Why Relaxing Is Hard Work…Can’t slow down? Even on vacation? You’ve got plenty of company.

In a Wall Street Journal article from June of 2010, there was an excellent article about relaxing in America.  Here are some suggestions. Find out what works best for you. 

– Try something new. Learning something in a new place can be more relaxing and refreshing than trying to do nothing. While it’s good to get outside your comfort zone, it’s not necessary to explode out of it. “I don’t want to go bungee jumping,” says Matthew Edlund, a sleep expert in Sarasota, Fla., and author of “The Power of Rest” who says he’d much prefer walking through Berlin or Beijing. “You decide what your level of adventurousness is and do it.”
— Have a plan, but be flexible. Completely winging it somewhere can be stressful, so have a rough idea of what you’re going to do, but be willing to change it. “If you find that you’re on a beach and you’re bored out of your mind, get up and do something else,” says Dr. Edlund.
— Get physical. Besides releasing endorphins, exercise also burns off excess adrenaline and cortisol. The “flight” can be on the treadmill, after all. If you haven’t been exercising, a vacation can be a good time to start. Even a walk on the beach can be invigorating for a chaise potato. At the other extreme, some people relax by doing marathons or triathlons. But overdoing it be stressful as well.
“We really weren’t meant to sit at a desk 12 hours a day,” says Dr. Edlund, who recommends that vacationers alternate periods of “food, activity and rest.”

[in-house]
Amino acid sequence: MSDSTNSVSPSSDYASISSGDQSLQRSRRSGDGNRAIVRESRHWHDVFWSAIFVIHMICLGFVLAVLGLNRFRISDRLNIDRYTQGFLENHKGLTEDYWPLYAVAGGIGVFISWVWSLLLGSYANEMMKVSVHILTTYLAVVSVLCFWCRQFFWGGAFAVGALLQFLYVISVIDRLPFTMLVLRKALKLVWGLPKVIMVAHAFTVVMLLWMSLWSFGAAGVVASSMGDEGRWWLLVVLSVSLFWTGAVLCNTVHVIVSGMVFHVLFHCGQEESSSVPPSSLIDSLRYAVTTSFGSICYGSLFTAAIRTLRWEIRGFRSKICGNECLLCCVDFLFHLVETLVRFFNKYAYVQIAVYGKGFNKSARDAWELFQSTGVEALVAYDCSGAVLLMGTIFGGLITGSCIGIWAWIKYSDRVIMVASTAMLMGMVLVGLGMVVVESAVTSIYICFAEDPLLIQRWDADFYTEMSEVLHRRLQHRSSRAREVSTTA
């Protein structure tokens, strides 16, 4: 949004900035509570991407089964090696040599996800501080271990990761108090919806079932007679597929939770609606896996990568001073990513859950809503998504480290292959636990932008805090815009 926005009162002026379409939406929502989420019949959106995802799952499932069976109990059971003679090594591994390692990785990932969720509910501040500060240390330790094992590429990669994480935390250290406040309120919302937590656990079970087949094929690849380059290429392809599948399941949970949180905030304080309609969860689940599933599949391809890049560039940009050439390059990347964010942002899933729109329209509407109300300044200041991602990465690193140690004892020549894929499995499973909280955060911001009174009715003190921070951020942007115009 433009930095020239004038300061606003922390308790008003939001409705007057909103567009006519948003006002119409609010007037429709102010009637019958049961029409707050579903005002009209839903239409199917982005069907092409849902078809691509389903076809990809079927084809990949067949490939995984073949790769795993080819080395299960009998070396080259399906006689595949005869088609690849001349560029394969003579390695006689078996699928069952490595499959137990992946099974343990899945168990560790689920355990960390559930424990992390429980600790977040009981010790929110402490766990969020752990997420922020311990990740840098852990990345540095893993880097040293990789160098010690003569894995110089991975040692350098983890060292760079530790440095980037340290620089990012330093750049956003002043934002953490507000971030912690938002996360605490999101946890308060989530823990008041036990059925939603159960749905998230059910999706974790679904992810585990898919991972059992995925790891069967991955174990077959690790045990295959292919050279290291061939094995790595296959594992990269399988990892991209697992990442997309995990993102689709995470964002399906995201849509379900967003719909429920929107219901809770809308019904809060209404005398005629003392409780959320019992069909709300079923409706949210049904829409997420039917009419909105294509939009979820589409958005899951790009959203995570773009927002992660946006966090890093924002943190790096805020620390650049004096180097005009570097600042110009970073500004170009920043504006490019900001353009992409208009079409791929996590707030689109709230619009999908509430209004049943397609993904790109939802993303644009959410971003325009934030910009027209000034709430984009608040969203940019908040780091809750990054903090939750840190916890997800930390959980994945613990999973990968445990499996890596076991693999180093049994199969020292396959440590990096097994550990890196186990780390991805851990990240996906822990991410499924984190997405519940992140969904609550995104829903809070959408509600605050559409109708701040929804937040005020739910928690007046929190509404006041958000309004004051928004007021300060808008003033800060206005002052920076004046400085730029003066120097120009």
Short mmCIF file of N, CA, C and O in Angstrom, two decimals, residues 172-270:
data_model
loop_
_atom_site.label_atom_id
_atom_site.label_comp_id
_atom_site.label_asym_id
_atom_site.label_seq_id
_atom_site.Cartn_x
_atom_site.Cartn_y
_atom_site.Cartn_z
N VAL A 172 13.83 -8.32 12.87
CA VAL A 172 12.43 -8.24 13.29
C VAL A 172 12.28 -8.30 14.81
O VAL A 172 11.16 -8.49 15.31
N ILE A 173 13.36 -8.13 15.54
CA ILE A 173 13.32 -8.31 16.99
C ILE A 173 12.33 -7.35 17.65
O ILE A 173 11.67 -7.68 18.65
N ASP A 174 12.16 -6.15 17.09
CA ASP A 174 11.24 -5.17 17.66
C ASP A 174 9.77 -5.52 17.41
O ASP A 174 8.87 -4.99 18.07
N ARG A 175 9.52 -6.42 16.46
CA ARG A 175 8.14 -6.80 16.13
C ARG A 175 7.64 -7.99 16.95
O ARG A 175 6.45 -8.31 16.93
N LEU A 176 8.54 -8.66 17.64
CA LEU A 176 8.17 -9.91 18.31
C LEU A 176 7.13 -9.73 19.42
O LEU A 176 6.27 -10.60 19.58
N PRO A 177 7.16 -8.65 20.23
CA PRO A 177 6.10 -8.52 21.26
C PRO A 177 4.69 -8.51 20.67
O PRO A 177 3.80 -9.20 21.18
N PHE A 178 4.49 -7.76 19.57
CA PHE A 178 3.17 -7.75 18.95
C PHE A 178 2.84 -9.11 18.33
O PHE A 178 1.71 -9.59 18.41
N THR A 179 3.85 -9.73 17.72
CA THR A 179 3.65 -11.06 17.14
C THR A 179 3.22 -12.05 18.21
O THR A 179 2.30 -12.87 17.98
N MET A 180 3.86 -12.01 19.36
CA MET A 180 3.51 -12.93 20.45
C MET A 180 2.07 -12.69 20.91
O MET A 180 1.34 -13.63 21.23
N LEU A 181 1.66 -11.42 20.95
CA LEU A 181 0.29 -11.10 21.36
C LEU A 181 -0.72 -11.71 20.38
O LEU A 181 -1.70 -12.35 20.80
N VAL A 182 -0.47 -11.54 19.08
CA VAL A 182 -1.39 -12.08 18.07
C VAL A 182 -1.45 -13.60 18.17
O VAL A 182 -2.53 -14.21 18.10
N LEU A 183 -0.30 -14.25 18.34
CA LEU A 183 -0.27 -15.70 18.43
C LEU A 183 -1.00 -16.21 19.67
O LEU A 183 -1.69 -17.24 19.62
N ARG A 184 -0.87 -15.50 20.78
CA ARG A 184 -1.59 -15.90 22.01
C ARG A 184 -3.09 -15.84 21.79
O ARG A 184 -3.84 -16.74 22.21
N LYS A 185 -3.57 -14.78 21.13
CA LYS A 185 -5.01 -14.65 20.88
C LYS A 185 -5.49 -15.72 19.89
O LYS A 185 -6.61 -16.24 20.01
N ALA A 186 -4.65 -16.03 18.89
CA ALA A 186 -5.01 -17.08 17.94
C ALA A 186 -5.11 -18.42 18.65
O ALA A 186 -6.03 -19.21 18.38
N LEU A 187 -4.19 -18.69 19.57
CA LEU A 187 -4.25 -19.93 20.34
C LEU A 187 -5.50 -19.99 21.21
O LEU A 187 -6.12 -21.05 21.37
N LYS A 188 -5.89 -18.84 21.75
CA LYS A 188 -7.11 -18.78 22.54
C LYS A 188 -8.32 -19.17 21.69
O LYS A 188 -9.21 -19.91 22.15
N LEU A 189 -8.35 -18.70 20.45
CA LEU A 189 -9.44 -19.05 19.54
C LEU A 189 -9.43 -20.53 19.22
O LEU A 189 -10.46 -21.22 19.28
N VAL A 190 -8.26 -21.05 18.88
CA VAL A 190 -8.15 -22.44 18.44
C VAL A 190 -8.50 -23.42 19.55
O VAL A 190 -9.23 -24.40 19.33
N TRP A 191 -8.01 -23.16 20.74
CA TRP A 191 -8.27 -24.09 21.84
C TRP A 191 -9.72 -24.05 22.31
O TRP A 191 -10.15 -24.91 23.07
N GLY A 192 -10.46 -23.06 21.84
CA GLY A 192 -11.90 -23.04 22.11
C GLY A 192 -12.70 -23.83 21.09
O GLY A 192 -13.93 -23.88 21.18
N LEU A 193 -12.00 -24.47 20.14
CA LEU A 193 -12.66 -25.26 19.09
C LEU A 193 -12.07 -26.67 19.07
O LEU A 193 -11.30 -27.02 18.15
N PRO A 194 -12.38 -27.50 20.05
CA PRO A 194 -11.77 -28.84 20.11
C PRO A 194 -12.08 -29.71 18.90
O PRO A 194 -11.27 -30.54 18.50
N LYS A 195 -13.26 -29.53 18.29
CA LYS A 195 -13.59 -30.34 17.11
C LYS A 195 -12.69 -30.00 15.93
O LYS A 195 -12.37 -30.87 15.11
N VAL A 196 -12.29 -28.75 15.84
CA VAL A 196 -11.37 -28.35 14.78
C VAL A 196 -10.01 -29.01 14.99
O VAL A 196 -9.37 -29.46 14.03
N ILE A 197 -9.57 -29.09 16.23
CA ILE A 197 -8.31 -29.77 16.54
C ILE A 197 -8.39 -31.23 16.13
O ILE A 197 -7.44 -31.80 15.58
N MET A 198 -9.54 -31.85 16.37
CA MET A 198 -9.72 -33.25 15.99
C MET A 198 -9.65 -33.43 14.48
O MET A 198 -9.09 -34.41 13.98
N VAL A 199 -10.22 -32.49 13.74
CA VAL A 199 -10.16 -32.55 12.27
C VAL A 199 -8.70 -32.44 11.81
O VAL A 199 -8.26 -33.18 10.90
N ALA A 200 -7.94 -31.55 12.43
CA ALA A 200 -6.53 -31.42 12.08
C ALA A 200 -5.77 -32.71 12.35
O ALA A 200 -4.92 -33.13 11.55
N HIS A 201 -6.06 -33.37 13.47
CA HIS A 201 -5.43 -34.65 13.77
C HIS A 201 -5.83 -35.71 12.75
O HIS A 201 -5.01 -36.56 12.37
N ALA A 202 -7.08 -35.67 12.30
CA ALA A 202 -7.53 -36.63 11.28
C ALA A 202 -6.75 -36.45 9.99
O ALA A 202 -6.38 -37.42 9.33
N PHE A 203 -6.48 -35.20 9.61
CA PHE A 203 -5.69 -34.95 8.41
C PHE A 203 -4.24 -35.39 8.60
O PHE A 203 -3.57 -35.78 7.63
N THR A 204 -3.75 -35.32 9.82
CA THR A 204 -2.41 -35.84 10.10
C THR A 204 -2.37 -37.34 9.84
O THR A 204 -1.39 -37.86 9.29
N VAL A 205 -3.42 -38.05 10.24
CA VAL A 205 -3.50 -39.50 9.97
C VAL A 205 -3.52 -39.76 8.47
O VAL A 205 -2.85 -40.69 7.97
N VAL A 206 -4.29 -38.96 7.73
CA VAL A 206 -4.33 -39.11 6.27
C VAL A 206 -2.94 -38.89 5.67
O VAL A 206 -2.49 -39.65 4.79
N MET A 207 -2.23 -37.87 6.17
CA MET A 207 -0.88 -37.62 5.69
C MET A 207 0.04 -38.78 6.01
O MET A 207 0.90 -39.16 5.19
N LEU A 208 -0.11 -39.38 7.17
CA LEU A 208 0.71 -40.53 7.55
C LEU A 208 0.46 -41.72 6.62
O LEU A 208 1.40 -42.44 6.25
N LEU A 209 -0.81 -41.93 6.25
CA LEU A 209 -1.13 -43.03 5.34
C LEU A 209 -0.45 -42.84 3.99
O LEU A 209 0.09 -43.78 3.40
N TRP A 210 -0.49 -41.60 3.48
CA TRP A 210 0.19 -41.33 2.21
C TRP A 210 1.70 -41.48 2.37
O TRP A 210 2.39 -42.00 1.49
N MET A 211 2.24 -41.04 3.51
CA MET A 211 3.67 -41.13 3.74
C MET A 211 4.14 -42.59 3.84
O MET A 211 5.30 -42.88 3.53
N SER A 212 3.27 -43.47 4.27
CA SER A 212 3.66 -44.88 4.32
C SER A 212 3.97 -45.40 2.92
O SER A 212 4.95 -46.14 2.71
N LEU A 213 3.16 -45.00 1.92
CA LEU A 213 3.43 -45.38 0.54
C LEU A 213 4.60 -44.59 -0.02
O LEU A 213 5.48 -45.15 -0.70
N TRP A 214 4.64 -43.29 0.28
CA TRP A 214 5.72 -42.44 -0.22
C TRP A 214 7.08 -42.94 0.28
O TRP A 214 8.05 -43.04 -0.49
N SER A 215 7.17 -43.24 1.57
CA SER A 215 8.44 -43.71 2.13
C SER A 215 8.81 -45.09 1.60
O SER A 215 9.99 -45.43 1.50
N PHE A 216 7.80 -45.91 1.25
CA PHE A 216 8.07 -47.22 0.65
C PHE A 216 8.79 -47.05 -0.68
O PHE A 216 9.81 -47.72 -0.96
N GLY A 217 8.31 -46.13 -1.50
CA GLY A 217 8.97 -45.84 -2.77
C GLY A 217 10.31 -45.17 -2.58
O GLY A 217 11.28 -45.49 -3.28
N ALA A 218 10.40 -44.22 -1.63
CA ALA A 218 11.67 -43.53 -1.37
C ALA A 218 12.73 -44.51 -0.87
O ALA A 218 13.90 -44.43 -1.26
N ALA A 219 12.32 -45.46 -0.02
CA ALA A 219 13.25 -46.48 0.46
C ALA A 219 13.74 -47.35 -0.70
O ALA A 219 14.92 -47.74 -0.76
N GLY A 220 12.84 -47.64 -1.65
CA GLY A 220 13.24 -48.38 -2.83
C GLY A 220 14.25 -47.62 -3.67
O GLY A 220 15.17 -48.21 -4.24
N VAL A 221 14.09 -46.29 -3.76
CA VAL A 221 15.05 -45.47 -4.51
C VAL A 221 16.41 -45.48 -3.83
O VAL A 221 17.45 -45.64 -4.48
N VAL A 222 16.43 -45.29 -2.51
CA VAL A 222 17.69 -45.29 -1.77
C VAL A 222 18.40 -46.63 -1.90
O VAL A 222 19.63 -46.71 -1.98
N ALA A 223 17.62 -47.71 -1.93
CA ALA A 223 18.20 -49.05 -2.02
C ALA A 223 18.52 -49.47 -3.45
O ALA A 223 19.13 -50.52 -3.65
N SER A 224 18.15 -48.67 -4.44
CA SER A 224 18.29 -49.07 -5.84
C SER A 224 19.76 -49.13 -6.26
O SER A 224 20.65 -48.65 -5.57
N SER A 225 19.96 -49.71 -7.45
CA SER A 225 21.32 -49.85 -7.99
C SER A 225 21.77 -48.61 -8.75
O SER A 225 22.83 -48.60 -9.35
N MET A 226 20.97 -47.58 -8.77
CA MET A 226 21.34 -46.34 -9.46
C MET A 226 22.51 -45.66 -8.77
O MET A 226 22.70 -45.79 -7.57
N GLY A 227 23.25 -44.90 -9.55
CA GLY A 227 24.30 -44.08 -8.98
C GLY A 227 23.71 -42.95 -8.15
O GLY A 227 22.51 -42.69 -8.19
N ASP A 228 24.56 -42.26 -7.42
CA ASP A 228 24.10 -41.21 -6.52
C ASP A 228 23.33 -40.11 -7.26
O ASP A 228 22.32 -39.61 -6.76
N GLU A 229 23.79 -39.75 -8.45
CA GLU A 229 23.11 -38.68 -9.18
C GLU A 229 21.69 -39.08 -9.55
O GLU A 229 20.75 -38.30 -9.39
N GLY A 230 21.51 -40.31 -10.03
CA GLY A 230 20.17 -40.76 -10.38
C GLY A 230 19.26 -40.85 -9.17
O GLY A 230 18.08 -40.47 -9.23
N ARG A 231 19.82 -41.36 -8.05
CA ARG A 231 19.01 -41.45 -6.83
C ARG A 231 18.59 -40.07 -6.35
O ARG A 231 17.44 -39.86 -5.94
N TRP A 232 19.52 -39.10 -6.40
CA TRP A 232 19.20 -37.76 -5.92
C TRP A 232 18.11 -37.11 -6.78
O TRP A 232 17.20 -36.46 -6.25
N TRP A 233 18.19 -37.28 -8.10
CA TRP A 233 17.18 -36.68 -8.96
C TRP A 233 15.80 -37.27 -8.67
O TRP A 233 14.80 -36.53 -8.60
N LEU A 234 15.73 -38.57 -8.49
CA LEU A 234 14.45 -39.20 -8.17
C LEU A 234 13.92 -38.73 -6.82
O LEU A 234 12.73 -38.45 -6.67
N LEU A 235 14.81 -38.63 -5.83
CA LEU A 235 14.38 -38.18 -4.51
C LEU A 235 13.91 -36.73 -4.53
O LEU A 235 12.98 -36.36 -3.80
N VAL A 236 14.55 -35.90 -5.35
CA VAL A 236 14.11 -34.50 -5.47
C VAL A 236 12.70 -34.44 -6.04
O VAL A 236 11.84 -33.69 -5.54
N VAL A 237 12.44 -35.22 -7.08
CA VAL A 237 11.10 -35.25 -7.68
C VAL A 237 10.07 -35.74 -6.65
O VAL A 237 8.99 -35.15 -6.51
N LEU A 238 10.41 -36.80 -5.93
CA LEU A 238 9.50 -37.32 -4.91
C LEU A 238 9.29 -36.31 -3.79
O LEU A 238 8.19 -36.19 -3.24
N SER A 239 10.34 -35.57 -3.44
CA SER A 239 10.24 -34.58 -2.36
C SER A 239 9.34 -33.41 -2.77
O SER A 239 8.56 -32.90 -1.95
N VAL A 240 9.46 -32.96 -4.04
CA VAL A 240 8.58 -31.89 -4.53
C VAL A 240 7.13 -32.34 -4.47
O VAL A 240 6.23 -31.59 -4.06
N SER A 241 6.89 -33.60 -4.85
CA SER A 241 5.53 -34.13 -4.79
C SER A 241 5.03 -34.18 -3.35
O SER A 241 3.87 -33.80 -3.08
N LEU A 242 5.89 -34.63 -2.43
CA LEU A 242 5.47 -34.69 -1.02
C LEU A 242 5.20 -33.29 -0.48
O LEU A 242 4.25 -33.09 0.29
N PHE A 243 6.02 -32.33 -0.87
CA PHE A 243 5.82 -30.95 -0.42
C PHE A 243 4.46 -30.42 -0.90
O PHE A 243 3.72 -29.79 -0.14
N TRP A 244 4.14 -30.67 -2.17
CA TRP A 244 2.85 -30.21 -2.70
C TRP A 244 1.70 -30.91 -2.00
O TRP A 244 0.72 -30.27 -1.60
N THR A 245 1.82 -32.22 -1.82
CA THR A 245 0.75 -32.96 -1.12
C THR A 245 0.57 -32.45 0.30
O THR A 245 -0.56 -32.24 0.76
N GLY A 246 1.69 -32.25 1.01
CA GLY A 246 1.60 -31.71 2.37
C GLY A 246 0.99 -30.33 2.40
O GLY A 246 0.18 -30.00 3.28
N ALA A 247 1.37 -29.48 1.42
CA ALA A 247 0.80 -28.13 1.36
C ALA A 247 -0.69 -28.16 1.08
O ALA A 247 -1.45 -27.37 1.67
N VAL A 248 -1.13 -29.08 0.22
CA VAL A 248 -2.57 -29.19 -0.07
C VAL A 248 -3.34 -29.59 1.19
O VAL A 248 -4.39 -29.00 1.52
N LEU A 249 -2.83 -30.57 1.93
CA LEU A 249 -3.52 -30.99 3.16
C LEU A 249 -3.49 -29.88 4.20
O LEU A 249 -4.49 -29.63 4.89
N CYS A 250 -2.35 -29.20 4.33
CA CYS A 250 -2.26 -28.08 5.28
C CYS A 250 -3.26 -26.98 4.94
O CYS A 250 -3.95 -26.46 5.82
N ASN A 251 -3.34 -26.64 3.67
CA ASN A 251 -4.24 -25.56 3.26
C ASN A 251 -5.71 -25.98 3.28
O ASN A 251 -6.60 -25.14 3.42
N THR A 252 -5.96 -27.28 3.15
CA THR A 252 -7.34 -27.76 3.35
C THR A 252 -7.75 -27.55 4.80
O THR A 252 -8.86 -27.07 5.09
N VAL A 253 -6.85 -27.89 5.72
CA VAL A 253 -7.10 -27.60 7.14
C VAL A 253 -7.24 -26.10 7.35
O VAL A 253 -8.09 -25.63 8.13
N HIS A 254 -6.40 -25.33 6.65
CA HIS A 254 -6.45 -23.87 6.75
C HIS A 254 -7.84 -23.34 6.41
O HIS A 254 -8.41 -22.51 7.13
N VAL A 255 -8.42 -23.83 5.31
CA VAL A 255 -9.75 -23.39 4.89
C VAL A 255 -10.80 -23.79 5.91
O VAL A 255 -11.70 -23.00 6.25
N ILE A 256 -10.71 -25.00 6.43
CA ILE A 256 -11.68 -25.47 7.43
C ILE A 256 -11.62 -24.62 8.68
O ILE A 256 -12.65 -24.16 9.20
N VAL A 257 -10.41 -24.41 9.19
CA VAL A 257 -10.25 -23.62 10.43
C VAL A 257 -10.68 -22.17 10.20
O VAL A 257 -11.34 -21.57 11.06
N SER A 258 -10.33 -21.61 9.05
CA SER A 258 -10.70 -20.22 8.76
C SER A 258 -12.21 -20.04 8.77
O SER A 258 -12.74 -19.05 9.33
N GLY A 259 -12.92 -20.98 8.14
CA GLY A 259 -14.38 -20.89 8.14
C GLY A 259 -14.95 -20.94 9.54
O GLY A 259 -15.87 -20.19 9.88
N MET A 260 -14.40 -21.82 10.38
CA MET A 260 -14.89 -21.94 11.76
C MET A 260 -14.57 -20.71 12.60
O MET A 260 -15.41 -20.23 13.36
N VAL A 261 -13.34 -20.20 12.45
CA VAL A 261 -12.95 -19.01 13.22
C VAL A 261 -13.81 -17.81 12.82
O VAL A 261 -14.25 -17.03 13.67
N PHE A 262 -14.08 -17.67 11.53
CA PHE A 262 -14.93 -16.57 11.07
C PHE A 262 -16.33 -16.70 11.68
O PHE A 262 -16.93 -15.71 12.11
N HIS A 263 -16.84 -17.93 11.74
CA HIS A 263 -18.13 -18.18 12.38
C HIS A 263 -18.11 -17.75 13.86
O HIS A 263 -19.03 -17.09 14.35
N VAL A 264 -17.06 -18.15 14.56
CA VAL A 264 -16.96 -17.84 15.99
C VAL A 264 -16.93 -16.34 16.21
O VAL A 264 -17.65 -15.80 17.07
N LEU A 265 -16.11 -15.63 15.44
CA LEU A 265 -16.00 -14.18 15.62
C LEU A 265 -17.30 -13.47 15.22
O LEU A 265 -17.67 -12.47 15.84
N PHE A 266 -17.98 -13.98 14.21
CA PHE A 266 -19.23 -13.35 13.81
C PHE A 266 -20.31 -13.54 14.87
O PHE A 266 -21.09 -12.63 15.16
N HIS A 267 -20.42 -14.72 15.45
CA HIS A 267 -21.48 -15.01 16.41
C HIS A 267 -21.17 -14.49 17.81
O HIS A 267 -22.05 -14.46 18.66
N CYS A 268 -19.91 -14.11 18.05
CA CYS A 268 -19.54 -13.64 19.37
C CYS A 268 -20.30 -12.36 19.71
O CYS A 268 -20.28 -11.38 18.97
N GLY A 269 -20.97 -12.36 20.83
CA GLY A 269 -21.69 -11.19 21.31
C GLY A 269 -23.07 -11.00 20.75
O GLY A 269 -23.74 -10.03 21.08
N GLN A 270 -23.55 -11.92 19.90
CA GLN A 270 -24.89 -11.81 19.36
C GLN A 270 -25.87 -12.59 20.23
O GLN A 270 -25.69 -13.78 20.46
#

— Build in a buffer. Don’t work right up until the moment you leave and head back to work right off the plane. If possible, schedule an extra day off before you depart and another when you come back to dive back in slowly.
— Manage expectations. Make sure your colleagues and clients know that you’ll be away and checking in only occasionally; tell those back home the kind of matters you want to be bothered about.
— Breathe. As New Agey as it sounds, meditating and paced breathing can stimulate the parasympathetic nervous system, which works to balance the surges of adrenaline and cortisol that accompany stress, says Dr. Rosch.
— Practice mindfulness: Research suggests that focusing the mind on the present moment can have profound effects. Mostly, it involves observing your surrounds without making judgments. Try observing your own feelings.
“Work on not working,” says Dr. Robinson. “With five minutes to think, ask yourself, ‘Why do I work this way? Why am I rushing?’ Most of us keep judging ourselves all the time, workaholics especially. It’s never enough. Examine those feelings. They might lead you to enlightenment.”
Why not find a coach, personal trainer, or get with a friend and commit to developing relaxation skills.  It has been proven scientifically that you live longer, the quality of your life will improve. Find your “haven” and spend time there either in fantasy or by a visit or both.
In fact, pick a day to do nothing and then relax afterward!!!

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Dr. Mike Klaybor

Dr. Mike Klaybor

Dr. Mike Klaybor brings thirty years of experience in practicing counseling psychology with individuals and couples. His approach is cognitive behavioral therapy or CBT. Specific specialties include; anxiety and stress management, chronic pain & chronic illness management, depression, substance abuse evaluations, employee assistance and executive coaching for workplace performance and leadership.